O's sign Patterson to $4.3M contract

Center fielder avoids arbitration with 1-year deal

February 09, 2007|By Jeff Zrebiec | Jeff Zrebiec,Sun Reporter

The Orioles signed center fielder Corey Patterson yesterday to a one-year deal, leaving starting pitcher Erik Bedard as the club's only remaining arbitration-eligible player.

Patterson will make a base salary of $4.3 million in 2007, the midpoint between the Orioles' offer ($4 million) and the number ($4.6 million) filed by Patterson's agent, Scott Boras.

"The process is made to negotiate a deal," Orioles vice president Jim Duquette said. "We've had a willingness and a track record here of winning arbitration cases, but you never want to go. It's only when you feel like the other side is being unreasonable when you want to go. There were a couple of signings within the class that made it apparent that a midpoint settlement would be a proper one."

Patterson, 27, will be eligible for free agency after this season. The Orioles have not discussed a long-term contract extension with Patterson, and Duquette said he doesn't expect to have any talks until after the season.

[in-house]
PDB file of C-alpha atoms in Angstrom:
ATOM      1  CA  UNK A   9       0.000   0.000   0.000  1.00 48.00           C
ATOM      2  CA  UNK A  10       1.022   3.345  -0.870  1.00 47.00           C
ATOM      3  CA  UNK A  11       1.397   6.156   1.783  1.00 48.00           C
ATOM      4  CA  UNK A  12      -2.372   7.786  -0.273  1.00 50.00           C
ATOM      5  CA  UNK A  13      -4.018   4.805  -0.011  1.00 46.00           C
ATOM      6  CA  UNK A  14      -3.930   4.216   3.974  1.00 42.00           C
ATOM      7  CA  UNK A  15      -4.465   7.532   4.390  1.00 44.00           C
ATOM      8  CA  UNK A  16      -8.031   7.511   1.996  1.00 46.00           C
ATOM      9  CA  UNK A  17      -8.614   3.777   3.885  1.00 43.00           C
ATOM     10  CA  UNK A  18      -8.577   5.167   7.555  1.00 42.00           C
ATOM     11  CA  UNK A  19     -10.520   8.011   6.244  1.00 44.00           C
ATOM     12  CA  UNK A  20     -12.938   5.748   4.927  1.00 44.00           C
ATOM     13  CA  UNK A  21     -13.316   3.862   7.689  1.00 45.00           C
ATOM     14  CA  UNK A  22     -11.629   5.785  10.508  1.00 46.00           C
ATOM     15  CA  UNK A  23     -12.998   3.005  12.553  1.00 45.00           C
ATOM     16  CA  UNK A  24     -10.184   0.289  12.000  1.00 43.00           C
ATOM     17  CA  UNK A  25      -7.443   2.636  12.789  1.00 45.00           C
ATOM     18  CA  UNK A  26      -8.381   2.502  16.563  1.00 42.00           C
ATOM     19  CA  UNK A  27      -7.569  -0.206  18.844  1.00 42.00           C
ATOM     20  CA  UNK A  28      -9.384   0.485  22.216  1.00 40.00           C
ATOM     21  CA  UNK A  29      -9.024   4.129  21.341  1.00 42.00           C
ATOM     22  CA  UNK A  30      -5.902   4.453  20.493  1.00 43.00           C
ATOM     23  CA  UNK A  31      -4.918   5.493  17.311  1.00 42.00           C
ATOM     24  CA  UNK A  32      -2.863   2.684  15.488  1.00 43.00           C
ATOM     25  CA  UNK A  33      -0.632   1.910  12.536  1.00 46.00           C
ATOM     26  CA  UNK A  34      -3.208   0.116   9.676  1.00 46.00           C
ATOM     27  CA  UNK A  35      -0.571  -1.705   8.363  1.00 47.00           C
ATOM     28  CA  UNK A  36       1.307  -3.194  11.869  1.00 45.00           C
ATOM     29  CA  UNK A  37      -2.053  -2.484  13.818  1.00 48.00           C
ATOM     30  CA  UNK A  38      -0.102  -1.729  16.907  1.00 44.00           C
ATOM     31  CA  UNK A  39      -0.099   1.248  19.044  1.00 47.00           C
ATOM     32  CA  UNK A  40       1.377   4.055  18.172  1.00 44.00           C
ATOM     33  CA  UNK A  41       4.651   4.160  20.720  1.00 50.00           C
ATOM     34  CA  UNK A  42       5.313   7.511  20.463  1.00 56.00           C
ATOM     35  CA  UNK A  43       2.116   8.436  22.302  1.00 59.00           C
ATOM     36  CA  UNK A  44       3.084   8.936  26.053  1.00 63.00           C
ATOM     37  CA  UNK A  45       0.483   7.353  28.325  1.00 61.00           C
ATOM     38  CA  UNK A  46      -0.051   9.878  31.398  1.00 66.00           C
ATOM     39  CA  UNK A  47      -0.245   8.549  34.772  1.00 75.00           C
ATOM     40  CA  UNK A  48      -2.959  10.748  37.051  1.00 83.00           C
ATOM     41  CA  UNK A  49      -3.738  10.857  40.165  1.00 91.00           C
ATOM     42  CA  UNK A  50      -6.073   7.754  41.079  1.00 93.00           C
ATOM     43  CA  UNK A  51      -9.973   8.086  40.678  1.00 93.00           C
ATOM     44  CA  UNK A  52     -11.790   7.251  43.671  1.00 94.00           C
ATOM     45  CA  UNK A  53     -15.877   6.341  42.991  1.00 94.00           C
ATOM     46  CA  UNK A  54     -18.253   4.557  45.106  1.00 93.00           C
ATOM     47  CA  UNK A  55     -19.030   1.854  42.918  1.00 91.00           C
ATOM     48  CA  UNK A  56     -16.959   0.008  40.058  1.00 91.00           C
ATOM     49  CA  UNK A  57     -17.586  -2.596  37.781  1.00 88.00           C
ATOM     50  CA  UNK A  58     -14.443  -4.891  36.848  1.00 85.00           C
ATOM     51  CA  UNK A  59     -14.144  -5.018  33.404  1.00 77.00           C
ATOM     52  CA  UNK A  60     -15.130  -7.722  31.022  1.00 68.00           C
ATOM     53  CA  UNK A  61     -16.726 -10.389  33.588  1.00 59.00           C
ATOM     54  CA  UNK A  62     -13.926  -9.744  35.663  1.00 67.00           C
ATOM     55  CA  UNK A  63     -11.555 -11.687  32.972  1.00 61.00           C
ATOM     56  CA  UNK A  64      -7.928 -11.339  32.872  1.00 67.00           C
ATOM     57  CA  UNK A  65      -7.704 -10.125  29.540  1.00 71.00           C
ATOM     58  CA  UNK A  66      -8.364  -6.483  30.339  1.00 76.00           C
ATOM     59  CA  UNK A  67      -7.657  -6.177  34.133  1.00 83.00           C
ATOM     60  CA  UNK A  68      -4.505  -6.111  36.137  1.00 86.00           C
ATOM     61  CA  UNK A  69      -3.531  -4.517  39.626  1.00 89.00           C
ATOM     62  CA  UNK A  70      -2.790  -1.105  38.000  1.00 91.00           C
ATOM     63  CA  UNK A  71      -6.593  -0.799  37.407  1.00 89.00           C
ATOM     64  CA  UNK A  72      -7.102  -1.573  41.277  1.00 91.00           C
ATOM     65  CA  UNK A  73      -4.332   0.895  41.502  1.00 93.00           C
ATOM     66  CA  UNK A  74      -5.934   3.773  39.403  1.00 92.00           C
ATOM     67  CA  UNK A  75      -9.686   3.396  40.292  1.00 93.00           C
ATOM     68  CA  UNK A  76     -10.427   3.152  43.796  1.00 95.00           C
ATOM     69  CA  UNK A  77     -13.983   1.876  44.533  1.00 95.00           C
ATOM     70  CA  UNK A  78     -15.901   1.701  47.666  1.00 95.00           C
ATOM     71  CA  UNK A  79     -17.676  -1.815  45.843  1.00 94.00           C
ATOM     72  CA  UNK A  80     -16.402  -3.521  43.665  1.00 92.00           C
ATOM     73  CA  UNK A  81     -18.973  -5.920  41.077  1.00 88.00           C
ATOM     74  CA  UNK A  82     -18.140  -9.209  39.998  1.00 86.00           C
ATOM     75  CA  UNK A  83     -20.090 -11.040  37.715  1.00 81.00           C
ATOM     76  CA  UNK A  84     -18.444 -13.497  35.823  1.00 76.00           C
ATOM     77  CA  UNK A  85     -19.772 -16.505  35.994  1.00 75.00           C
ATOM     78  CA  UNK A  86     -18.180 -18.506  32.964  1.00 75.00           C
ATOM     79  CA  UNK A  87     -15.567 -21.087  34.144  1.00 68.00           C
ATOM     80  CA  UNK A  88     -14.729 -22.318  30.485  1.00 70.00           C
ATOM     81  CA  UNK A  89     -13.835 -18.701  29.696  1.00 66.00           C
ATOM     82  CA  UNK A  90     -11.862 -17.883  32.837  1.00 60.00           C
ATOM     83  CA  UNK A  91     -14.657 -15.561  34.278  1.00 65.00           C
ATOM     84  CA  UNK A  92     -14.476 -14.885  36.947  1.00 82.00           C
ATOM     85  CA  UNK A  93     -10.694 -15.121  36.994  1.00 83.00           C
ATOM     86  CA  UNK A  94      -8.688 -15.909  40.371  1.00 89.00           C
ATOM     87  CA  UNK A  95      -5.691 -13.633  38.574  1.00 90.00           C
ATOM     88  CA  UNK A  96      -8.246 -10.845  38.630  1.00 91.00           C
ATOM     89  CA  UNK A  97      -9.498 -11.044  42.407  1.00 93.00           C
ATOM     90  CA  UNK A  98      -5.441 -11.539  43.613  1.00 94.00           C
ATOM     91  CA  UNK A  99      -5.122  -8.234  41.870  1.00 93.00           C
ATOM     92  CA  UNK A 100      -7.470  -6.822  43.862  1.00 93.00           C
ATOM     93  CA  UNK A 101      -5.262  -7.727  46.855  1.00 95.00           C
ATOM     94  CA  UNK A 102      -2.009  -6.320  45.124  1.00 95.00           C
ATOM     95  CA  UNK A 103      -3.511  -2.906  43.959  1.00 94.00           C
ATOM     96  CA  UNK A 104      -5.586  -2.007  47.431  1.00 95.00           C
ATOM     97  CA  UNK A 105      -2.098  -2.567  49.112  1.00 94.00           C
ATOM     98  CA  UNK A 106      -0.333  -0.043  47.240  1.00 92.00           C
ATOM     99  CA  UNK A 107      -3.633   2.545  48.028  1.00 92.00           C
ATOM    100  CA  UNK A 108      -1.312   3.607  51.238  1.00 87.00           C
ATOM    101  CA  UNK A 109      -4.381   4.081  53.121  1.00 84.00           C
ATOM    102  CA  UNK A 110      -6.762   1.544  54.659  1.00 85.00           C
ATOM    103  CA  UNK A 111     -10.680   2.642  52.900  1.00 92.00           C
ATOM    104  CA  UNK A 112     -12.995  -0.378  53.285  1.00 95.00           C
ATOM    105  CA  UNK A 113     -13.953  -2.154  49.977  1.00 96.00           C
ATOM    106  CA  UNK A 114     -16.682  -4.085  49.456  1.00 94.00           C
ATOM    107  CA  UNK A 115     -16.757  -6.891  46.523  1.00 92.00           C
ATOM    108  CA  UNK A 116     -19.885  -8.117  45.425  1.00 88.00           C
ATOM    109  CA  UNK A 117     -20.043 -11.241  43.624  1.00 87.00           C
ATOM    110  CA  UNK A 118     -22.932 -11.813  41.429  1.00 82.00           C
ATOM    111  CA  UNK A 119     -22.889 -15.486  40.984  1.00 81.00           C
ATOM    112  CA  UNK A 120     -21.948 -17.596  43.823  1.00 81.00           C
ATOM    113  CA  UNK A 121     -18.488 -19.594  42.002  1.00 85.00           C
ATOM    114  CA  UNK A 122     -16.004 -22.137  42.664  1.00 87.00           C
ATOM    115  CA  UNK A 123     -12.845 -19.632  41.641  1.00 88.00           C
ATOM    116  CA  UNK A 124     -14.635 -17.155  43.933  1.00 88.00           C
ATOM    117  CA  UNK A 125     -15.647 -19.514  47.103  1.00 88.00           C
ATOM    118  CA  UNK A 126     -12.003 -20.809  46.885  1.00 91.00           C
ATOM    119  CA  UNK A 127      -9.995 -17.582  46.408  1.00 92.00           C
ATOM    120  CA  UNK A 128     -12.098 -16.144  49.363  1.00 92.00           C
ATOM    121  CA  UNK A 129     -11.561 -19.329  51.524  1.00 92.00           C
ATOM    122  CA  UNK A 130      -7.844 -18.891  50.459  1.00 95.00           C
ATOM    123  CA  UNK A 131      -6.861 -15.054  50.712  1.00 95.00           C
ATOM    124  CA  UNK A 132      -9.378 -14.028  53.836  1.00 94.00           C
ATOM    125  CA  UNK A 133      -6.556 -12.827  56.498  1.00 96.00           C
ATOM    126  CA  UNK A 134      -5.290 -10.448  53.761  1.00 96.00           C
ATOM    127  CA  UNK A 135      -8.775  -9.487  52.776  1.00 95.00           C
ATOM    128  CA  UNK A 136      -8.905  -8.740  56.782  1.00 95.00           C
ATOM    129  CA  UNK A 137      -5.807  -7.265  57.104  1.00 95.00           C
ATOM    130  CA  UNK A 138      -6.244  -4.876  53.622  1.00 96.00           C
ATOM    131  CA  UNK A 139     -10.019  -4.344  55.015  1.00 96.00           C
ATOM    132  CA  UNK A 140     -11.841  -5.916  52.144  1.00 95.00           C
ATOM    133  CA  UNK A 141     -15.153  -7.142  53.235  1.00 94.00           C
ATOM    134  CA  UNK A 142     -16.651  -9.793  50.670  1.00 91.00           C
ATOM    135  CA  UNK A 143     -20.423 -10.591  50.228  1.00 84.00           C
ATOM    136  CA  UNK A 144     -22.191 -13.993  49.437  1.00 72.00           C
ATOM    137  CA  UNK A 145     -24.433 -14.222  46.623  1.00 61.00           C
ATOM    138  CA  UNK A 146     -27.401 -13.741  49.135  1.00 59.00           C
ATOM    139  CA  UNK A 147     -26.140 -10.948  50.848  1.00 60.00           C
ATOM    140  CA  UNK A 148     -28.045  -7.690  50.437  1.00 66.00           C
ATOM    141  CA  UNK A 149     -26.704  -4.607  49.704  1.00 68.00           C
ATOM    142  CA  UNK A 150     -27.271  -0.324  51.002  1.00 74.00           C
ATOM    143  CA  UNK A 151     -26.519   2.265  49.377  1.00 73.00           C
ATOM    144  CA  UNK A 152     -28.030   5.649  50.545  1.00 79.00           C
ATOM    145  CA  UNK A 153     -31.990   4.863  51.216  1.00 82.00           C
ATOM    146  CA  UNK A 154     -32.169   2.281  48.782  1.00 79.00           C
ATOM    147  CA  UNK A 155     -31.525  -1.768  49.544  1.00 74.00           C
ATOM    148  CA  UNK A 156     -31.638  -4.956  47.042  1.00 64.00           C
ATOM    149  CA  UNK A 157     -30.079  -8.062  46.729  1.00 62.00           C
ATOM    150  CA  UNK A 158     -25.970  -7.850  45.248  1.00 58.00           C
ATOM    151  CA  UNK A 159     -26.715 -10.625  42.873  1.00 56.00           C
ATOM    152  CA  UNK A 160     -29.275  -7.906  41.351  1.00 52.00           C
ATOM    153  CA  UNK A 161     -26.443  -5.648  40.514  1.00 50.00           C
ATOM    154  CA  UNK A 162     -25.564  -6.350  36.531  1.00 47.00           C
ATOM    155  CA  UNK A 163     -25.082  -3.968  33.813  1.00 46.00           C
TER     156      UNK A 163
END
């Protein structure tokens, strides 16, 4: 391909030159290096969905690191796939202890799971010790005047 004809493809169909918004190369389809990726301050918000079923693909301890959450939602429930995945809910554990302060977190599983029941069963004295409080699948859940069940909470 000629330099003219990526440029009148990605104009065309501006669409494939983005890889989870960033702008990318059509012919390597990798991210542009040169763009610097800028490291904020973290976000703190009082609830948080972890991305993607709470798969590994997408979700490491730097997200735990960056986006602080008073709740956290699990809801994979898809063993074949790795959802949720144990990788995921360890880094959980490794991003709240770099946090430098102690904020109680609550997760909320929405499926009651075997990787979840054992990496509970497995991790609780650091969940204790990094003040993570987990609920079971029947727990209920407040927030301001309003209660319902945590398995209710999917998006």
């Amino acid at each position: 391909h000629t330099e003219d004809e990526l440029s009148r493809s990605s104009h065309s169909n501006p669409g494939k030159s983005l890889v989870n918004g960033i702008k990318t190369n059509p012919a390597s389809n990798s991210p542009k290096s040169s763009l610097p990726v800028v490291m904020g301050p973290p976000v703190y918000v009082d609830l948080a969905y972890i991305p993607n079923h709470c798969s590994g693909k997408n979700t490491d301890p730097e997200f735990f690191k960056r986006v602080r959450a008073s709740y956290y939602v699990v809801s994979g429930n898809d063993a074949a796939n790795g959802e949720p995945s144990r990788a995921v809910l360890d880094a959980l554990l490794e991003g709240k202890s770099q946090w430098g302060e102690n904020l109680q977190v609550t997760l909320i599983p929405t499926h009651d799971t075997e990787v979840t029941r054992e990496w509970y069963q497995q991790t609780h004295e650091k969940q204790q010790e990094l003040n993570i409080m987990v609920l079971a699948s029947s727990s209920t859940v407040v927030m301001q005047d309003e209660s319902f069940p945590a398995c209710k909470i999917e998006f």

"We're hopeful and focused on him having a good year," he said. "We'll see where that takes us at the end of the year. Right now if we're talking 2008, we're getting ahead of ourselves."

Patterson was a pleasant surprise last season for the Orioles, who acquired the speedy center fielder in January 2006 from the Chicago Cubs for two minor leaguers.

Along with playing a solid and at times spectacular center field, Patterson hit .276 with 16 home runs and 53 RBIs and stole 45 bases in 54 attempts. His batting average was 61 points higher than it was in 2005 in his final season in Chicago.

Patterson is expected to be the club's regular center fielder, but the offseason signing of right-handed-hitting Jay Payton, who can play all three outfield positions, could send Patterson to the bench against left-handed pitching. He hit just .207 against lefties last year. Duquette said Patterson will get plenty of chances in spring training to prove that he can hit left-handers.

Duquette said that not much progress has been made in negotiations with Mark Pieper, the agent for Bedard.

The Orioles made a $2.7 million offer to their likely Opening Day starter, while Bedard asked for $4 million.

If they cannot come to an agreement, an arbitrator will hear the case Feb. 20.

jeff.zrebiec@baltsun.com

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